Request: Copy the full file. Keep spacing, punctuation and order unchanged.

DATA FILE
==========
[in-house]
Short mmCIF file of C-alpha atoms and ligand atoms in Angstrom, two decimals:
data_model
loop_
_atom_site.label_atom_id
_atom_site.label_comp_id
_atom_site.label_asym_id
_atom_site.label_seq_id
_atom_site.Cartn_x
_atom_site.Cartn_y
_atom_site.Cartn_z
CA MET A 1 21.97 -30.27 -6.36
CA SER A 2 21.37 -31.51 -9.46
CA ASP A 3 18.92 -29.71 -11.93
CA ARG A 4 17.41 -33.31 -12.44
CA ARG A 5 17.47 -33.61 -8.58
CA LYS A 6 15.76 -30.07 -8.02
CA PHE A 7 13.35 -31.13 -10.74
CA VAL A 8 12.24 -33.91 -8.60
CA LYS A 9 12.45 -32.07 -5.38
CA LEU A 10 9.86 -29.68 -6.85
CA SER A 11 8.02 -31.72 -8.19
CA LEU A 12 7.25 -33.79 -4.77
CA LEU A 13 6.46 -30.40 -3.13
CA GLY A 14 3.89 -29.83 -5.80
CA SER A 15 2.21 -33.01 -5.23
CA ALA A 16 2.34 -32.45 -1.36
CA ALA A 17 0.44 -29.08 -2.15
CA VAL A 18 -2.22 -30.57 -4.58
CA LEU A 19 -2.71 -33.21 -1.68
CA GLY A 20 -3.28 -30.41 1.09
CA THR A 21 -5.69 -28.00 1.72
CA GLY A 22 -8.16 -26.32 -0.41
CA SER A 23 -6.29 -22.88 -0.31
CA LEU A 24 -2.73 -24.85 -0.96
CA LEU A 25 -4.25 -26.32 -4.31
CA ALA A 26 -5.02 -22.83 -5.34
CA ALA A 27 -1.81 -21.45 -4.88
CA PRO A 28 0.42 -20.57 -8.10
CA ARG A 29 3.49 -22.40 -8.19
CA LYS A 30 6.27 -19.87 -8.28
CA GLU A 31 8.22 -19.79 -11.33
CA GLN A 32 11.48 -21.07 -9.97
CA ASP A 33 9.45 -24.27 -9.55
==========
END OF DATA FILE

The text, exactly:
[in-house]
Short mmCIF file of C-alpha atoms and ligand atoms in Angstrom, two decimals:
data_model
loop_
_atom_site.label_atom_id
_atom_site.label_comp_id
_atom_site.label_asym_id
_atom_site.label_seq_id
_atom_site.Cartn_x
_atom_site.Cartn_y
_atom_site.Cartn_z
CA MET A 1 21.97 -30.27 -6.36
CA SER A 2 21.37 -31.51 -9.46
CA ASP A 3 18.92 -29.71 -11.93
CA ARG A 4 17.41 -33.31 -12.44
CA ARG A 5 17.47 -33.61 -8.58
CA LYS A 6 15.76 -30.07 -8.02
CA PHE A 7 13.35 -31.13 -10.74
CA VAL A 8 12.24 -33.91 -8.60
CA LYS A 9 12.45 -32.07 -5.38
CA LEU A 10 9.86 -29.68 -6.85
CA SER A 11 8.02 -31.72 -8.19
CA LEU A 12 7.25 -33.79 -4.77
CA LEU A 13 6.46 -30.40 -3.13
CA GLY A 14 3.89 -29.83 -5.80
CA SER A 15 2.21 -33.01 -5.23
CA ALA A 16 2.34 -32.45 -1.36
CA ALA A 17 0.44 -29.08 -2.15
CA VAL A 18 -2.22 -30.57 -4.58
CA LEU A 19 -2.71 -33.21 -1.68
CA GLY A 20 -3.28 -30.41 1.09
CA THR A 21 -5.69 -28.00 1.72
CA GLY A 22 -8.16 -26.32 -0.41
CA SER A 23 -6.29 -22.88 -0.31
CA LEU A 24 -2.73 -24.85 -0.96
CA LEU A 25 -4.25 -26.32 -4.31
CA ALA A 26 -5.02 -22.83 -5.34
CA ALA A 27 -1.81 -21.45 -4.88
CA PRO A 28 0.42 -20.57 -8.10
CA ARG A 29 3.49 -22.40 -8.19
CA LYS A 30 6.27 -19.87 -8.28
CA GLU A 31 8.22 -19.79 -11.33
CA GLN A 32 11.48 -21.07 -9.97
CA ASP A 33 9.45 -24.27 -9.55